Journal of Anaesthesiology Clinical Pharmacology

LETTER TO EDITOR
Year
: 2020  |  Volume : 36  |  Issue : 3  |  Page : 424--425

Combined dexmedetomidine and glycopyrrolate infusion: Have we found our solution?


Rakhi Bansal1, Mritunjay Kumar2, Harsha Makam1,  
1 Department of Anesthesiology and Critical care, All India Institute of Medical Sciences, Jodhpur, Rajasthan, India
2 Department of Anesthesiology, Critical Care and Pain Medicine, All India Institute of Medical Sciences, New Delhi, India

Correspondence Address:
Dr. Mritunjay Kumar
Department of Anaesthesiology, Pain medicine and Critical Care, All India Institute of Medical Sciences, Jodhpur, Rajasthan
India




How to cite this article:
Bansal R, Kumar M, Makam H. Combined dexmedetomidine and glycopyrrolate infusion: Have we found our solution?.J Anaesthesiol Clin Pharmacol 2020;36:424-425


How to cite this URL:
Bansal R, Kumar M, Makam H. Combined dexmedetomidine and glycopyrrolate infusion: Have we found our solution?. J Anaesthesiol Clin Pharmacol [serial online] 2020 [cited 2021 Apr 14 ];36:424-425
Available from: https://www.joacp.org/text.asp?2020/36/3/424/298275


Full Text

Dear Editor,

Sedation is frequently given to the patients undergoing surgery under regional anaesthesia to mitigate physical and psychological discomfort. Dexmedetomidine, a highly selective α2 agonist sedative, anxiolytic, analgesic, muscle relaxant, with minimal respiratory depression, and with sympatholytic properties is one of the preferred choices. But one has to be cautious, for it has serious cardiovascular side effects including bradycardia and hypotension, which is very commonly observed. We report use of glycopyrrolate infusion to counter hemodynamic side effects dexmedetomidine in a 62-year obese male undergoing open reduction and internal fixation surgery for the fracture of acetabulum and tibia under a combined spinal and epidural block.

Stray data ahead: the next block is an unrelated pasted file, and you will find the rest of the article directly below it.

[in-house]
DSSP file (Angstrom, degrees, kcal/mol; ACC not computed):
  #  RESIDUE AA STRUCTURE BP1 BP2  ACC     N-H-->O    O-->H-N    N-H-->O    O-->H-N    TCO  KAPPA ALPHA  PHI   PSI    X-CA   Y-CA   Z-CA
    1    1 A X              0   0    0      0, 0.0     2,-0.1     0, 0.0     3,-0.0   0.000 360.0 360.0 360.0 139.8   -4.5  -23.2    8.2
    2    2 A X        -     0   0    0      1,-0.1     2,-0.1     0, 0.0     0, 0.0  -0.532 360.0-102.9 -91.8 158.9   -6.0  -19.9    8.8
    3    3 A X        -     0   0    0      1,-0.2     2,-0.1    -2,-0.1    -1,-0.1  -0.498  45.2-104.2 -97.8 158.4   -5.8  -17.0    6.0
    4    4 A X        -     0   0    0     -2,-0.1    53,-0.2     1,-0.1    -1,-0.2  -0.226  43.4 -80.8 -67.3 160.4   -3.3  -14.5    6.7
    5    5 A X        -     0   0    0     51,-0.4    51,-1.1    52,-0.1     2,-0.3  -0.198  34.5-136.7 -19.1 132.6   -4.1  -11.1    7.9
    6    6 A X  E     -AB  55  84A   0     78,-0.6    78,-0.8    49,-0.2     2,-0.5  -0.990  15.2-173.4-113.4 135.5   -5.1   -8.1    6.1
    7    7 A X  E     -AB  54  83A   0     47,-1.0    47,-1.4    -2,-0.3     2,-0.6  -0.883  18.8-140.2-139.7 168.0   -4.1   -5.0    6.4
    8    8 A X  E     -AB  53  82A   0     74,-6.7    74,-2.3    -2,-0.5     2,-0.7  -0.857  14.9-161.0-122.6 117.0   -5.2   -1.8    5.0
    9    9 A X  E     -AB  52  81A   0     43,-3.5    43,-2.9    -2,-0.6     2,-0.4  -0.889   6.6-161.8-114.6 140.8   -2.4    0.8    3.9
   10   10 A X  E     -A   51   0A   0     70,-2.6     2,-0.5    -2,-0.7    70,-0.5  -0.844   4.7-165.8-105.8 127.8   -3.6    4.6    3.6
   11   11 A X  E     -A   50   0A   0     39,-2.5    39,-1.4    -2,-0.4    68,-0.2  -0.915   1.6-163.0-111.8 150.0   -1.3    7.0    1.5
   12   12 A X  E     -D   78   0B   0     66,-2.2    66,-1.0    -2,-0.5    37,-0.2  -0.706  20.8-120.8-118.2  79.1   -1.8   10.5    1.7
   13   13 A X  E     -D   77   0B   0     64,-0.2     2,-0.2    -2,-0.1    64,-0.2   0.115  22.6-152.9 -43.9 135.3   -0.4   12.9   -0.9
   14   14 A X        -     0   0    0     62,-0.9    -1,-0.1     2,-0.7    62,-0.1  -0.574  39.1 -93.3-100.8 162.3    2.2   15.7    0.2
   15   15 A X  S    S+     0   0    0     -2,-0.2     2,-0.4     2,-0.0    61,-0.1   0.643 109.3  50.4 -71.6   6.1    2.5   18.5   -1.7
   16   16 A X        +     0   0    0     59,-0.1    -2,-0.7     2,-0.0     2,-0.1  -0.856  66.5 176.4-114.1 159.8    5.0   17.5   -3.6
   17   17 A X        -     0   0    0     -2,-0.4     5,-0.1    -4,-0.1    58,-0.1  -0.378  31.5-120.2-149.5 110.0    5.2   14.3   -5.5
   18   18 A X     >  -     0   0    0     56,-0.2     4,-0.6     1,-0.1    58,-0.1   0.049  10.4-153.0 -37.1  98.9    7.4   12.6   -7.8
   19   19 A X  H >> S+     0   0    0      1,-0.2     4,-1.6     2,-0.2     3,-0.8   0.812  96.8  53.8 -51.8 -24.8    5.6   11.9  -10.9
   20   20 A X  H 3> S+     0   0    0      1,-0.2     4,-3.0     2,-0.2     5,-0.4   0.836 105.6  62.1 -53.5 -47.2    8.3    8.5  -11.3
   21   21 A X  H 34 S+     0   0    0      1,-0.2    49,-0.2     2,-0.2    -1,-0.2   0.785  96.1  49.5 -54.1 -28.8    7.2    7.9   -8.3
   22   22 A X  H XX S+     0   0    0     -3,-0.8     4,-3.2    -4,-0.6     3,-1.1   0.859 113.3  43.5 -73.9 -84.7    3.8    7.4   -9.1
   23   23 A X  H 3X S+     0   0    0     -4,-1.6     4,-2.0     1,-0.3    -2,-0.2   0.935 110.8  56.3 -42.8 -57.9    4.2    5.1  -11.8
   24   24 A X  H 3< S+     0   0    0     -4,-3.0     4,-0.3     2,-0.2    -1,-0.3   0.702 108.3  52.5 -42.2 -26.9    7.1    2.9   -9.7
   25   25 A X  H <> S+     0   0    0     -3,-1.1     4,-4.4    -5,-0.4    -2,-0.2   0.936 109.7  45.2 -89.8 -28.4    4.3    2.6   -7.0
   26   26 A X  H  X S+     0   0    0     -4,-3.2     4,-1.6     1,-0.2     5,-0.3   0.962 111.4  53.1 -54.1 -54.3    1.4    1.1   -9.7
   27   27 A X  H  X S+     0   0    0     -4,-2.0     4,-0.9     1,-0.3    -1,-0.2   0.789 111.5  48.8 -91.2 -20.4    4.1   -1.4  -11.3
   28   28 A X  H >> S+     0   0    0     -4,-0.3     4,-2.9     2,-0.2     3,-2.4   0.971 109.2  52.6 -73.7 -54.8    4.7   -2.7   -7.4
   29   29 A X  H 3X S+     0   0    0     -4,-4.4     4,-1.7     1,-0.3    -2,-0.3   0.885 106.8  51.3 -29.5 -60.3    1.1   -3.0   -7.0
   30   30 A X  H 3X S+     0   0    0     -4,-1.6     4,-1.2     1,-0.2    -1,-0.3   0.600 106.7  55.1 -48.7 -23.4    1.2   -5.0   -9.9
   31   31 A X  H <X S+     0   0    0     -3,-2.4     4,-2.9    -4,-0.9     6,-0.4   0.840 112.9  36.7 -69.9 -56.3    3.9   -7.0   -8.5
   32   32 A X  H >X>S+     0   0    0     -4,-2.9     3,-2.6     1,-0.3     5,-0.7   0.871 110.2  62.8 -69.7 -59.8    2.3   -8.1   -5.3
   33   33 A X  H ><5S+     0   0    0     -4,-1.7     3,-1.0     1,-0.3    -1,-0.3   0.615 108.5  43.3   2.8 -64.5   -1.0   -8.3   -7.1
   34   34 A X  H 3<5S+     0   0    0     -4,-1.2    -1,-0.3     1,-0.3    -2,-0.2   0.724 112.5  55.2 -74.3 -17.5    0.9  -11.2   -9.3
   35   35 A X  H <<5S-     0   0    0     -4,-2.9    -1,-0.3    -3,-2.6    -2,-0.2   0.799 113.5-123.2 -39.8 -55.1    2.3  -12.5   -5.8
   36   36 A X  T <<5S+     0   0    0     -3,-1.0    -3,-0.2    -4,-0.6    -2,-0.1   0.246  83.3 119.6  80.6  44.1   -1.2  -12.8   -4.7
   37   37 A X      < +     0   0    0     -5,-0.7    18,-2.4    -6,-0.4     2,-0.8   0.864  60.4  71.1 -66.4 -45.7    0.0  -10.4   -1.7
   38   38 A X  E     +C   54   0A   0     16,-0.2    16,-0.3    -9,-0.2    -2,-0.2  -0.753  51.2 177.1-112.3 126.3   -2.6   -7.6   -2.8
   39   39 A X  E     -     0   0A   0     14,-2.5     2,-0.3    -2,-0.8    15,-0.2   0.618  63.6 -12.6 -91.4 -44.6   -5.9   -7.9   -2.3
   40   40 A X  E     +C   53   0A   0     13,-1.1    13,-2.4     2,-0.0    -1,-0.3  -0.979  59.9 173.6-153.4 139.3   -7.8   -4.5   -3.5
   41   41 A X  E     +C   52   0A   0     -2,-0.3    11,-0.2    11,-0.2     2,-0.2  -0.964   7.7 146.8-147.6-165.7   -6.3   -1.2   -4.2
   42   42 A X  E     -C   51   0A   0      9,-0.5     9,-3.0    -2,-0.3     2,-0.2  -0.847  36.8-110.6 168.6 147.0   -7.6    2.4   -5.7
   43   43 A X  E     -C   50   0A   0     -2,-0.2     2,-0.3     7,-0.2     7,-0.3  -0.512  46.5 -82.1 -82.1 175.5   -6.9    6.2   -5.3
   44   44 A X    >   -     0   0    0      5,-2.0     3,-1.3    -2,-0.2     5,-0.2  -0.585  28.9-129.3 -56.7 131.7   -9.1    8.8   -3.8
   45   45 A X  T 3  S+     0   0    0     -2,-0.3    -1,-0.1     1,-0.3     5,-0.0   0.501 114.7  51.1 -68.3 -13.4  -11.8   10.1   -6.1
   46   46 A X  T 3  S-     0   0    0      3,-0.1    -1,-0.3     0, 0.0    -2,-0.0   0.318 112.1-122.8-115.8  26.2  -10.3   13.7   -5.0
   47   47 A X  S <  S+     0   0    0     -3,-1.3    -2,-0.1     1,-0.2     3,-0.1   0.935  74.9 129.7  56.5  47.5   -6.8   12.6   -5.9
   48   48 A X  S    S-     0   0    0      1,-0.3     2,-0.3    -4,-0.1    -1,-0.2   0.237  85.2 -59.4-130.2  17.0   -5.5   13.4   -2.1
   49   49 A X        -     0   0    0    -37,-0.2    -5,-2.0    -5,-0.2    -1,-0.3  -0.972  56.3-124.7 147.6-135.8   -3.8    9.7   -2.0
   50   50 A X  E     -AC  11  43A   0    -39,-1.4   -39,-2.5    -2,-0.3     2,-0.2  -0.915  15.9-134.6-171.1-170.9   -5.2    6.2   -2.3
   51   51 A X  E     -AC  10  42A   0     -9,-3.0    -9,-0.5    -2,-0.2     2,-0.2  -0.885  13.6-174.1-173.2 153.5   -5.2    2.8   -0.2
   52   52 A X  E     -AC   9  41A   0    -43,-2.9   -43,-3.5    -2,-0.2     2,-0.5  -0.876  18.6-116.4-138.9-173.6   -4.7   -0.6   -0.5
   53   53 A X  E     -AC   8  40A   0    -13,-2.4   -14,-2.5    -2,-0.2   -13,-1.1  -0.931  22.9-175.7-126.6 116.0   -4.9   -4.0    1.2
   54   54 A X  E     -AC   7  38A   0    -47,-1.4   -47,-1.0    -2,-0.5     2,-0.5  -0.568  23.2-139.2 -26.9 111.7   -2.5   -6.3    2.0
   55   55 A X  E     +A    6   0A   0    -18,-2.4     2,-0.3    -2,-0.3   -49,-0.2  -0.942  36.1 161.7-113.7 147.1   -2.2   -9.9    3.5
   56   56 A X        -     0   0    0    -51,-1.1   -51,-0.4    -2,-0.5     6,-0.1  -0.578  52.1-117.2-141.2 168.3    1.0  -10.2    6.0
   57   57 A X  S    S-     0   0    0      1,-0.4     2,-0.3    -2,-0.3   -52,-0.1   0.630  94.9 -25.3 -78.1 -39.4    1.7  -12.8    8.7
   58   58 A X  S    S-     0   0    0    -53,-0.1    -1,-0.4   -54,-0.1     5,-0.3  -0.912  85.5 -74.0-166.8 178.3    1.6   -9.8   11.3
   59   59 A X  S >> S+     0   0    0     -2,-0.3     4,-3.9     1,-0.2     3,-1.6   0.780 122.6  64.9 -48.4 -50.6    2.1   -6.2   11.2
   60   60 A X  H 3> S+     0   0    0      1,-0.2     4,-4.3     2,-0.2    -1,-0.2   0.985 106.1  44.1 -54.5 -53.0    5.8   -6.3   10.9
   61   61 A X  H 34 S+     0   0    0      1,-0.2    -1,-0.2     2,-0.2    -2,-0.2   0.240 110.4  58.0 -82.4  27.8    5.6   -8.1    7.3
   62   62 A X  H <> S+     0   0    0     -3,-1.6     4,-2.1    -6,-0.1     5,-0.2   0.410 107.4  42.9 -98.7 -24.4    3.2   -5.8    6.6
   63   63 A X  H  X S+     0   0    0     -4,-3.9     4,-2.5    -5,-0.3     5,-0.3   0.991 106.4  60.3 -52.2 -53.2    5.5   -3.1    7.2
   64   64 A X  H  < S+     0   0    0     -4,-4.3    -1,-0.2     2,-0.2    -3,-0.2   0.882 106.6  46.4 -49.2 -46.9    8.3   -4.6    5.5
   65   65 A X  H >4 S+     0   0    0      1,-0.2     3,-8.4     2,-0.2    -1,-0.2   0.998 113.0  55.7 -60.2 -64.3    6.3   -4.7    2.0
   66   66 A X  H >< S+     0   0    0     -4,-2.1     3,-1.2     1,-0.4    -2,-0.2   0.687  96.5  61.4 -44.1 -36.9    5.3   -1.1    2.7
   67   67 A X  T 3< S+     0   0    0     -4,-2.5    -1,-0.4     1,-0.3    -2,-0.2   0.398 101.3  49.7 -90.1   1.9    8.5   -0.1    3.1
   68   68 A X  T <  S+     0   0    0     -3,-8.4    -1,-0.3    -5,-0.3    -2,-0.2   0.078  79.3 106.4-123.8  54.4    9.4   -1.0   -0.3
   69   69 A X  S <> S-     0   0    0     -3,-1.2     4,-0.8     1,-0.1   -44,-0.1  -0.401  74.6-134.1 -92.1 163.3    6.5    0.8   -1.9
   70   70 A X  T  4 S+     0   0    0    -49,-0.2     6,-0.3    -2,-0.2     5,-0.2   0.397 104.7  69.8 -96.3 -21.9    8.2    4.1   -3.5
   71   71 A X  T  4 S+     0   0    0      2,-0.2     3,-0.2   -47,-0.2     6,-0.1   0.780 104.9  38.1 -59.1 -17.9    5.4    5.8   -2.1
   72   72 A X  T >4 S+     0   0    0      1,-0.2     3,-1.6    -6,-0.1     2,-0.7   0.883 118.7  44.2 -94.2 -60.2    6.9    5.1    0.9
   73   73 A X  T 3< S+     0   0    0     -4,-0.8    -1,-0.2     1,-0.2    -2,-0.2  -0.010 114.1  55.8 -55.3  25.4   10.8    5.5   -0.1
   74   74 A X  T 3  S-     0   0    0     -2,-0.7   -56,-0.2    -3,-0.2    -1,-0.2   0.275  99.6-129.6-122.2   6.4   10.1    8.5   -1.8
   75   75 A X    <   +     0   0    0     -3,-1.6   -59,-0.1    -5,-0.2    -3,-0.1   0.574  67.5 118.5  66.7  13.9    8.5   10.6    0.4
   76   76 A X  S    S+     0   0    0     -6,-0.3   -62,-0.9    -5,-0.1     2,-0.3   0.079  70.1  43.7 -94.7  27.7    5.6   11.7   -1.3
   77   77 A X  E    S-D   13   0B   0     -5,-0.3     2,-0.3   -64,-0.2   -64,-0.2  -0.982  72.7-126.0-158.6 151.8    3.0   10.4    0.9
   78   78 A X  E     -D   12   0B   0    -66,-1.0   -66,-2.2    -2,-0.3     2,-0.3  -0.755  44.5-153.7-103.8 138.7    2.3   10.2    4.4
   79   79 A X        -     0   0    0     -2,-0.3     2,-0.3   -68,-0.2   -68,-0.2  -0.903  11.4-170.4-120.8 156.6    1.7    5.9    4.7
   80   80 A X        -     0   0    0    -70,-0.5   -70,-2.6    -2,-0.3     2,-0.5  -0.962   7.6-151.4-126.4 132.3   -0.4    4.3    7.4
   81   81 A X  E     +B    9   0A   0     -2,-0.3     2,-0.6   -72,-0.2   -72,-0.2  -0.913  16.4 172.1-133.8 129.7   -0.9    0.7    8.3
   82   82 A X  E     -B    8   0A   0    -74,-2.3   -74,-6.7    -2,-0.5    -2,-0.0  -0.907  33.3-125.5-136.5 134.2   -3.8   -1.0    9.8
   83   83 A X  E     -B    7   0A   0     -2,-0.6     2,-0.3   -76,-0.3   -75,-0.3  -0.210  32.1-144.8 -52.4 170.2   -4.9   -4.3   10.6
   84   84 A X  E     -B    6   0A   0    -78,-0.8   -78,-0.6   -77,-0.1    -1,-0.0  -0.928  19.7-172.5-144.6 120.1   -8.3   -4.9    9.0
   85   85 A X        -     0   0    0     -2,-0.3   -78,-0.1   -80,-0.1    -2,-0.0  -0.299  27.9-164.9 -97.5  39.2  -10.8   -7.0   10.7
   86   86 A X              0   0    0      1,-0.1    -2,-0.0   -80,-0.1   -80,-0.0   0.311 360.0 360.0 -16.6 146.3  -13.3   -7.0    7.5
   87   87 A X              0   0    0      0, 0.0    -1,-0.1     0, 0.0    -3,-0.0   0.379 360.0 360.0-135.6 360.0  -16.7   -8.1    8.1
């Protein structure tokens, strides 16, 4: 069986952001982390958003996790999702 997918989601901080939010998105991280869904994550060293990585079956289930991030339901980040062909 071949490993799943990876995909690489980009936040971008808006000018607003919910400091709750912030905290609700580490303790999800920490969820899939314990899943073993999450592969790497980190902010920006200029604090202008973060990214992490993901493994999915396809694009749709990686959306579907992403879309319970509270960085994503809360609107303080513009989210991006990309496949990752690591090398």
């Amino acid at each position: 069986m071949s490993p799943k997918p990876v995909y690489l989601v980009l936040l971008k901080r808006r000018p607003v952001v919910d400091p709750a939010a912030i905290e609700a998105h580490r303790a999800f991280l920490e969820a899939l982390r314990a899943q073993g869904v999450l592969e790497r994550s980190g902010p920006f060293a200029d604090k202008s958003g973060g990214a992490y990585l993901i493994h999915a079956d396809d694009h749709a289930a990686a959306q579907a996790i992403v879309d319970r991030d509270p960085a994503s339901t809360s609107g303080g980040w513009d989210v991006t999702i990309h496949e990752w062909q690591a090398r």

The patient was prone for bradycardia with dexmedetomidine infusion and at the same time anxious and also had history of snoring. So, we decided to add 200 μg each of dexmedetomidine and glycopyrrolate with normal saline, to get the final concentration 4 μg/mL of both dexmedetomidine and glycopyrrolate in a single syringe.

Infusion was started with a bolus of 1 μg/kg for 10 min and maintained at 0.5 μg/kg/min for 2 h. Ramsay Sedation Scale was maintained between 3 and 4 while the heart rate was within normal limits throughout the duration. The highest recorded heart rate was 70 per min. Blood pressure fluctuations were within 10% of baseline. The surgery was uneventful and no adverse events were noted postoperatively.

Although pretreatment with anticholinergics has been tried earlier,[1,2] this is the first attempt at using it as infusion. As it is only a single case report, well-designed trials are needed to validate the concept of the simultaneous use of glycopyrrolate and dexmedetomidine and also to establish the optimum dose/regimen.

Financial support and sponsorship

Nil.

Conflicts of interest

There are no conflicts of interest.

References

1Subramanyam R, Cudilo EM, Hossain MM, McAuliffe J, Wu J, Patino M,et al. To pretreat or not to pretreat: Prophylactic anticholinergic administration before dexmedetomidinein pediatricimaging. Anesth Analg 2015;121:479-85.
2Available from: https://clinicaltrials.gov/ct2/show/NCT03322150. [Last accessed on 2020 Sep 24].